Friday, May 30, 2008
Tonight we had been invited to a dinner to celebrate a good friend's graduation. He is one of the the sons of the family responsible for bringing Pipo into our lives. I had spent the day feeling out of sorts and sorry for myself. It had been one of those weeks where we decide which bills should be paid, which ones will need to wait. I was feeling very, very poor.
We arrived at the dinner, which was held at a gorgeous country club in the next town over. "Tonight at least..." I thought to myself, "tonight I will eat well." The kids were full of energy in the warm Spring night so we let them run around the quiet golf course a bit before we sat down to eat. I watched as they ran across the lush green fairways, looking for turtles in the beautifully maintained man made water hazard. Finally, it was time to eat and we all sat in the spacious restaurant of the club.
During the course of the meal, Fitz asked Conor (who still lives in works in Haiti) about the conditions there with the food issues. Conor immediately stated "It's terrible." He told us how Fond des Blanc, the small village where Pipo is from, is in the worst shape of all. It is very rural, and what meager supplies that are brought in by the US government rarely make it out that far. He told us of a recent shipment of "protein biscuits" that were delivered from Unicef and distributed at the local schools. For many of the children, it is there only nourishment of the day. I looked down at my smoked salmon with spring vegetables, and was suddenly incredibly humbled. I was embarrassed for my feelings earlier in the day.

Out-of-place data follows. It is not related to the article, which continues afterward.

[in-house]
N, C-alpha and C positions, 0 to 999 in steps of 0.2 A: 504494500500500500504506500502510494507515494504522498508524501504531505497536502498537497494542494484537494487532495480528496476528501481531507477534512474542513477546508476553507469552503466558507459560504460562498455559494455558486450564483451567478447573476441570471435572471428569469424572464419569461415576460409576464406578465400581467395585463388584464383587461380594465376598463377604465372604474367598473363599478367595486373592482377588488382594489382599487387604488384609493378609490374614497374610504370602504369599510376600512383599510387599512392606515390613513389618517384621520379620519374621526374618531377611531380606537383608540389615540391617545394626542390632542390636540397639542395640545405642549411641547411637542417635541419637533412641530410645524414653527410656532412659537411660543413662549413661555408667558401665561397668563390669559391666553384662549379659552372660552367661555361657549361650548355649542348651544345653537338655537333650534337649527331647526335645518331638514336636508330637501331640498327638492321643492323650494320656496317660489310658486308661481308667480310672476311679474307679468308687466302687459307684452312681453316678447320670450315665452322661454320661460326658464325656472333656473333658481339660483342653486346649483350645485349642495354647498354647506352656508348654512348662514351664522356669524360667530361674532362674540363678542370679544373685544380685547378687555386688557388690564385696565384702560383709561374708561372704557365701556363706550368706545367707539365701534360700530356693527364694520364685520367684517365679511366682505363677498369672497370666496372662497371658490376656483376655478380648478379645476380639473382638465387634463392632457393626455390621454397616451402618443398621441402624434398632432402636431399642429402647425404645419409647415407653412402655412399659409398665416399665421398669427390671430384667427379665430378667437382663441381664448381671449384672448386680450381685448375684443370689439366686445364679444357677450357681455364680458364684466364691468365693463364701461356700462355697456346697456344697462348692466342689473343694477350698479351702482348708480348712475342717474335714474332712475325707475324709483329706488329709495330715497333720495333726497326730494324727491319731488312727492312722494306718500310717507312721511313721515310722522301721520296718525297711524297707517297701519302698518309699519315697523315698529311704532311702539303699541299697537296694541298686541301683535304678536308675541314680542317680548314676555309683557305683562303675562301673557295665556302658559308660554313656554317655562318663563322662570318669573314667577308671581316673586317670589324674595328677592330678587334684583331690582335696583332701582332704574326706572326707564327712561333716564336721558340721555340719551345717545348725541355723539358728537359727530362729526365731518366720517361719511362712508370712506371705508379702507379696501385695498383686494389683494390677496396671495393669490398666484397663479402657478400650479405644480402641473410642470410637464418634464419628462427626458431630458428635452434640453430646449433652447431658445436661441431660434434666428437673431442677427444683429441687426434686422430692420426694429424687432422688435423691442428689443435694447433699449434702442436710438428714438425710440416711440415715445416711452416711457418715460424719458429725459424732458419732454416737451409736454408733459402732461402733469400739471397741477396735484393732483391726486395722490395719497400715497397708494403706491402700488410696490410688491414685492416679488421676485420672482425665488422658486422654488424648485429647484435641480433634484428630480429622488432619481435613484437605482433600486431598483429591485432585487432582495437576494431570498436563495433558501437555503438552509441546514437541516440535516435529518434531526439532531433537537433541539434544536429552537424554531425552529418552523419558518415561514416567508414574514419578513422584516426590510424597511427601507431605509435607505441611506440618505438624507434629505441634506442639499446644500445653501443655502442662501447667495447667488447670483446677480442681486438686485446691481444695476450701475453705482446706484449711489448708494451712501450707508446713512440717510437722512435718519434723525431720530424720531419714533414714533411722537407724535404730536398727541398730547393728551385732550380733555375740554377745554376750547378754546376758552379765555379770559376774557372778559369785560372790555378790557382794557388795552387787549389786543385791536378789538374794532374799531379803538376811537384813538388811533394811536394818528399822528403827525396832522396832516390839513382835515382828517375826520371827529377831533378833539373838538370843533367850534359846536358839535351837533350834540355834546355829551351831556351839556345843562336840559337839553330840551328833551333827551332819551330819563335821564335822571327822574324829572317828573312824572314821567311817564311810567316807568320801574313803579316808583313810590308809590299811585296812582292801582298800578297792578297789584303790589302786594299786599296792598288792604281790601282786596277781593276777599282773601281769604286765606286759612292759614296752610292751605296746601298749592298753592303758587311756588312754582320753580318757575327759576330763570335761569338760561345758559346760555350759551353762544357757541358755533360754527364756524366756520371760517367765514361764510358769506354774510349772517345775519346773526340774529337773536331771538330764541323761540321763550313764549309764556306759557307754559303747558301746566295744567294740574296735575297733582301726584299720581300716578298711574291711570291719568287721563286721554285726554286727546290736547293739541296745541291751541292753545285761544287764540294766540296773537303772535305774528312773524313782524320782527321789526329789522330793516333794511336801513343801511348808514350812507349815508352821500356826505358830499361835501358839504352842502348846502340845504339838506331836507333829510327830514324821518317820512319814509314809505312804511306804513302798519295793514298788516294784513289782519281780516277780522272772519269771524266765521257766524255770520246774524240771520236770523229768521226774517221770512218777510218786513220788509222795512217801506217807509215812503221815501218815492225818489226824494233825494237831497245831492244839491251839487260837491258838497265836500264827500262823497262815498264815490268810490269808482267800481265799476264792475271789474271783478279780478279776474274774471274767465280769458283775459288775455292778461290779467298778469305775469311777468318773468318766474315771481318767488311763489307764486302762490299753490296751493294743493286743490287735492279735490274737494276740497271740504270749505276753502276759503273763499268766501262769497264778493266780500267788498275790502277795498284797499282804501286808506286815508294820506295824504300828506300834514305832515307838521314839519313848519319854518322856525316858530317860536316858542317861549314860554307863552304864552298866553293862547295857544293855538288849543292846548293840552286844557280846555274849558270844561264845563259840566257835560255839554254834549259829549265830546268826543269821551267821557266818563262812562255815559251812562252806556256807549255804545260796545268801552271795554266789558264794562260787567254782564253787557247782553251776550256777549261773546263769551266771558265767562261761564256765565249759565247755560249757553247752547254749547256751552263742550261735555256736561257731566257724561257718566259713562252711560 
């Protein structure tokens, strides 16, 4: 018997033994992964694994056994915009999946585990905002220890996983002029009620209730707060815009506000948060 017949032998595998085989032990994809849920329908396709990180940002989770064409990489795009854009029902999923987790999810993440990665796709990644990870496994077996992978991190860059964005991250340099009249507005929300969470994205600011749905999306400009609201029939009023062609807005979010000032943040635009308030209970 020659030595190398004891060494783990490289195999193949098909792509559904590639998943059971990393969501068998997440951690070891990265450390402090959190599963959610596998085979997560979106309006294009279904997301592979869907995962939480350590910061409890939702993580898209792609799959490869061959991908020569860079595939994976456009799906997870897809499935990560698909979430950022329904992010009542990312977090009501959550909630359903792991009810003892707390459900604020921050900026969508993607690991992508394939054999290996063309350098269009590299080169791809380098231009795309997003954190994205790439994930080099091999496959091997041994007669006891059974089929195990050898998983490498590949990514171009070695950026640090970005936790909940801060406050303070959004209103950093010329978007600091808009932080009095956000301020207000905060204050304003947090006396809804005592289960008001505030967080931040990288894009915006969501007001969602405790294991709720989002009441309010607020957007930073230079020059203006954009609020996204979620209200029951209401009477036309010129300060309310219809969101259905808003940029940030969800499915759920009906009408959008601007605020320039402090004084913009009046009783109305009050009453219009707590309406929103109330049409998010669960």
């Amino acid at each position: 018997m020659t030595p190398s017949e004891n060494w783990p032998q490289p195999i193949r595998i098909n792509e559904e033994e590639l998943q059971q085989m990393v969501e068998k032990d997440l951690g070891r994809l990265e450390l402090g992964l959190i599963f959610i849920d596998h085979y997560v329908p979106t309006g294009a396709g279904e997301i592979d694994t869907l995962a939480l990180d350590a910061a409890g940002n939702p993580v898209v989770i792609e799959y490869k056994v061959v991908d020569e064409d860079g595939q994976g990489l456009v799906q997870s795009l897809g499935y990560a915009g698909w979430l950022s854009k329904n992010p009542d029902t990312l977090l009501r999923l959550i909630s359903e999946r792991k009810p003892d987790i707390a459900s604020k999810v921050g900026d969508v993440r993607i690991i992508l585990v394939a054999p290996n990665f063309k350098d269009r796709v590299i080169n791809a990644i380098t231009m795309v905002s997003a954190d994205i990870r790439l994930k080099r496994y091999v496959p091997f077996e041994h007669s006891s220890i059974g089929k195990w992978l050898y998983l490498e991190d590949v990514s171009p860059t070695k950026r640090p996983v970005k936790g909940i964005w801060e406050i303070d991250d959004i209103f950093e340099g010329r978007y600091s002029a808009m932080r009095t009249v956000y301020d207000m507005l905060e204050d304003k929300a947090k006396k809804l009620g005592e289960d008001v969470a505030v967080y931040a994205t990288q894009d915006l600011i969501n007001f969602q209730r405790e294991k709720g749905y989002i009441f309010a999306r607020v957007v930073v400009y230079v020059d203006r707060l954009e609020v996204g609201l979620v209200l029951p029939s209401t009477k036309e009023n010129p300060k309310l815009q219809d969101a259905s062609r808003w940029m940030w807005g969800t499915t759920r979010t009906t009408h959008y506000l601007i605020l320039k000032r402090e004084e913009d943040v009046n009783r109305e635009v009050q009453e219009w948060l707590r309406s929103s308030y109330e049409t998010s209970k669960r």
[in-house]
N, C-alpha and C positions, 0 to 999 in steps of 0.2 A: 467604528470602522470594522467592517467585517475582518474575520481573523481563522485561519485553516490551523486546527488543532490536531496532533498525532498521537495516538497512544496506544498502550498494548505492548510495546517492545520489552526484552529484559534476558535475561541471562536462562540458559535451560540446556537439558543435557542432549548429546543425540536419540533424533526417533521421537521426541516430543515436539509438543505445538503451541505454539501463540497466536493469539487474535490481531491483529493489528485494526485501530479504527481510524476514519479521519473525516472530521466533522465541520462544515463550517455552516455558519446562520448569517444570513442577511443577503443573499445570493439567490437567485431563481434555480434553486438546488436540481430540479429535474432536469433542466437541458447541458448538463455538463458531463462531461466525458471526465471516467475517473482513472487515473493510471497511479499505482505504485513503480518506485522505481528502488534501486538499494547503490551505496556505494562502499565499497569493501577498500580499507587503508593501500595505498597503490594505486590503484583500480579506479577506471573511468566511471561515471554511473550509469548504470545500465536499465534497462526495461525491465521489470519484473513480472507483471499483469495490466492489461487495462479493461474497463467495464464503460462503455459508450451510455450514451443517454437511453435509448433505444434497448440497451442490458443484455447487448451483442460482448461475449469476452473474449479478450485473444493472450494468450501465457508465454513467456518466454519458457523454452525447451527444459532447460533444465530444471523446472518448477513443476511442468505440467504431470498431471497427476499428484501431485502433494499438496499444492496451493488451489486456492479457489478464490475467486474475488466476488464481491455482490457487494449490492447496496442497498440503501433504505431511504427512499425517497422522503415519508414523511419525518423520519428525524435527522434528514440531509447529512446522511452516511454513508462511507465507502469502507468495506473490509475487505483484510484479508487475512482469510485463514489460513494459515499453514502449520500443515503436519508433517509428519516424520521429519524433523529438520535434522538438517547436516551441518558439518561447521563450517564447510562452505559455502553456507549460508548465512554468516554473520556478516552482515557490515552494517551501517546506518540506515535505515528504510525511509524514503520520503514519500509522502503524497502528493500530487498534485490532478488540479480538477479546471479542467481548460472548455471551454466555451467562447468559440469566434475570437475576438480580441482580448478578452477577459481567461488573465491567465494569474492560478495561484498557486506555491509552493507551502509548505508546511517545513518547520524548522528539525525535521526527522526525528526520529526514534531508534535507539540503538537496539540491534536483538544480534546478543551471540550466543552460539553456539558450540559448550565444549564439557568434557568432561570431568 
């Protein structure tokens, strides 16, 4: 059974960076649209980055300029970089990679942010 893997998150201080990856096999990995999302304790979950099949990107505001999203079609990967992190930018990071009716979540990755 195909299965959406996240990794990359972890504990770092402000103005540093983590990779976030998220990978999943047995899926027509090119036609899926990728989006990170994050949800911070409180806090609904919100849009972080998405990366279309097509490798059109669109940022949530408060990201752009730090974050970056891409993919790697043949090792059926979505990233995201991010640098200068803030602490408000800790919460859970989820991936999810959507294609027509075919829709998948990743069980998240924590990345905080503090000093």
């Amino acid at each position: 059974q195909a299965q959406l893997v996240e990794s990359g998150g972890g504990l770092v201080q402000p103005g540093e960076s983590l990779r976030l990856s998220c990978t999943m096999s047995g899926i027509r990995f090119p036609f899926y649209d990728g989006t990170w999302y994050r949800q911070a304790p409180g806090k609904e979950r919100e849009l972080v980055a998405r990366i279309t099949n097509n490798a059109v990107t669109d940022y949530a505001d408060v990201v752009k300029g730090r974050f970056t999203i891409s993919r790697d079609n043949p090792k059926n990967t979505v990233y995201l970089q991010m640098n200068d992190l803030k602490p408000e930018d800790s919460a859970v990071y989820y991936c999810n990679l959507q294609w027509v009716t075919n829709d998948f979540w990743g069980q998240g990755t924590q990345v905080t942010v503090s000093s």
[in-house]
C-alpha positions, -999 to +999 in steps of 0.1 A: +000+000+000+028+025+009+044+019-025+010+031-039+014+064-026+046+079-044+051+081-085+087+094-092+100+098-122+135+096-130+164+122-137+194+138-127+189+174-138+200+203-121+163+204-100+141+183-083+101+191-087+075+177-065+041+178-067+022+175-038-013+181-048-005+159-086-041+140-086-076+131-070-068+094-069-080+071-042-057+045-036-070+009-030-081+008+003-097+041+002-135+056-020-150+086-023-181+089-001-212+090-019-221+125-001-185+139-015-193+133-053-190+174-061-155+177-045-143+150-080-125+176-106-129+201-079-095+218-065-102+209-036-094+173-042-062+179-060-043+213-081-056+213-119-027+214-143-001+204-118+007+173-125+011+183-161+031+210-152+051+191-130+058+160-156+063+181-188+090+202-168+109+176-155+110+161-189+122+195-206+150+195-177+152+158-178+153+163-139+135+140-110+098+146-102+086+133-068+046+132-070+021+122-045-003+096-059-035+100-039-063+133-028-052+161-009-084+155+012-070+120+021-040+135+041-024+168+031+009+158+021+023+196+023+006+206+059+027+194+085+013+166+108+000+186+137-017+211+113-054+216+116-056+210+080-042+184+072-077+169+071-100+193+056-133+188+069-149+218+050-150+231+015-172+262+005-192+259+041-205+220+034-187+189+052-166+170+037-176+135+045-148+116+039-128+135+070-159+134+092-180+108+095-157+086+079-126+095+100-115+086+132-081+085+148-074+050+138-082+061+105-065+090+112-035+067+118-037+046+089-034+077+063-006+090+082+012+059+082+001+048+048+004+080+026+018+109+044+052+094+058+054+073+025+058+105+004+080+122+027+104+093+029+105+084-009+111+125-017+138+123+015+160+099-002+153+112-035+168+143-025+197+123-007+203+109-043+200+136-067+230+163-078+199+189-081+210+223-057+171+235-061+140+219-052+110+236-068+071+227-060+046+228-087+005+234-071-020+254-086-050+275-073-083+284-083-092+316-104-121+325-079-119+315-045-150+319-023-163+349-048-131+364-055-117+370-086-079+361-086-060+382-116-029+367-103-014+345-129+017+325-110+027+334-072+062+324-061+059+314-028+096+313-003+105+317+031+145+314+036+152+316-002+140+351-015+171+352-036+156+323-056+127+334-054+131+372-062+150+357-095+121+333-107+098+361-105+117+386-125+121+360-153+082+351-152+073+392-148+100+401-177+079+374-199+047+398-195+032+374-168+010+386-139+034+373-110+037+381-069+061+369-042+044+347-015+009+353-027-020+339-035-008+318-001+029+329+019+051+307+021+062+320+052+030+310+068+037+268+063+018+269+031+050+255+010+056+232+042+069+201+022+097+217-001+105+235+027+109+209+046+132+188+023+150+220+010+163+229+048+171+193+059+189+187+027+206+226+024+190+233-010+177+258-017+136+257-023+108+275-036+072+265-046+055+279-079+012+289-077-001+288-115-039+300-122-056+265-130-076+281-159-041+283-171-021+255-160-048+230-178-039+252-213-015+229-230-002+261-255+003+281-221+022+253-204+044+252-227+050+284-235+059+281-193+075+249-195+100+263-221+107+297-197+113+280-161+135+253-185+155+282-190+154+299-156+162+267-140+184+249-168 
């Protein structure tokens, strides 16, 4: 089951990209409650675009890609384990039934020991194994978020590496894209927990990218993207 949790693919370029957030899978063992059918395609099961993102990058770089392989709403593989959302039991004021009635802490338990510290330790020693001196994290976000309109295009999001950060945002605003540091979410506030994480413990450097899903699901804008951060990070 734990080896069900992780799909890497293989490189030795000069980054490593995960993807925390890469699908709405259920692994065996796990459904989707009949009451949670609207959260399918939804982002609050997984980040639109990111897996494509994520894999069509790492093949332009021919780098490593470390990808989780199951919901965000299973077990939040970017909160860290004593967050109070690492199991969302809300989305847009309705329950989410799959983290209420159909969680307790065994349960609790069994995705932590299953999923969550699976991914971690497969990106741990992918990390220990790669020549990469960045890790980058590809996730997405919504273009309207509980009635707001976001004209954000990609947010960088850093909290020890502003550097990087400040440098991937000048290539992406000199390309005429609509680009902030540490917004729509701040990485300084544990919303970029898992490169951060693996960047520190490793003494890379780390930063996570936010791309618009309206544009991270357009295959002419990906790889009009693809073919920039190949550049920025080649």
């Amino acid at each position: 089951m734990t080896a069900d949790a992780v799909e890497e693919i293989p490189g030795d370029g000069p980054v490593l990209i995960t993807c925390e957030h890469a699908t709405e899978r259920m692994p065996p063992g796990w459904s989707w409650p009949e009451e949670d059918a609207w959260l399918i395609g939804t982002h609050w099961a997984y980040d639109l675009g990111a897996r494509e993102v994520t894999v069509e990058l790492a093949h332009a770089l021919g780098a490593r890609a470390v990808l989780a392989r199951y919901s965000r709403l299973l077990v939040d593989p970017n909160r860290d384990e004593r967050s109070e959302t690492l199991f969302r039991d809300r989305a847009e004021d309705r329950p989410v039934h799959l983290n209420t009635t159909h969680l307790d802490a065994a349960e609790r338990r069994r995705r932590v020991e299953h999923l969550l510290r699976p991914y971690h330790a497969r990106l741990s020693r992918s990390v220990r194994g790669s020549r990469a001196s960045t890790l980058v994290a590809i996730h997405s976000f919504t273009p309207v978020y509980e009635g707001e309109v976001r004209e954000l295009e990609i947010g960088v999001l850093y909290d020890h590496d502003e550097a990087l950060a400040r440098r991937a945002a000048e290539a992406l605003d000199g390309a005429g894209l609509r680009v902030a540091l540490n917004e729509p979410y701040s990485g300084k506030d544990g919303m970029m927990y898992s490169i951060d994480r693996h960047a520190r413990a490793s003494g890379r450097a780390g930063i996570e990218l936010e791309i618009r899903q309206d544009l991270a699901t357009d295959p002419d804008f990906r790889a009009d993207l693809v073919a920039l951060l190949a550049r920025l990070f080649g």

Conor went on to tell us of a main road leading into Fond des Blanc. The road passes a large lake, next to which are dry, arid fields. It would take so little to tie into the lake, irrigate those fields and triple the crops. But the money is just not there. I looked back outside at the lush greens of the golf course, the man made water hazards. The stark contrast of those two images have not left me all night.
Pipo asked about his grandmother, still living in Fond des Blanc. He asked about the exchange rate for US dollars in Haiti. And then he pulled out his wallet... $20 he earned last weekend cleaning out the shed. He handed it to Conor, and said "give this to her... she can buy a lot."
Once again... humbled. I sit here in the middle of the night, unable to sleep. We call ourselves the richest country in the world. But how often do we stop and think... really think about that? I know I wasn't thinking about it today, as I went about my day feeling sorry for myself.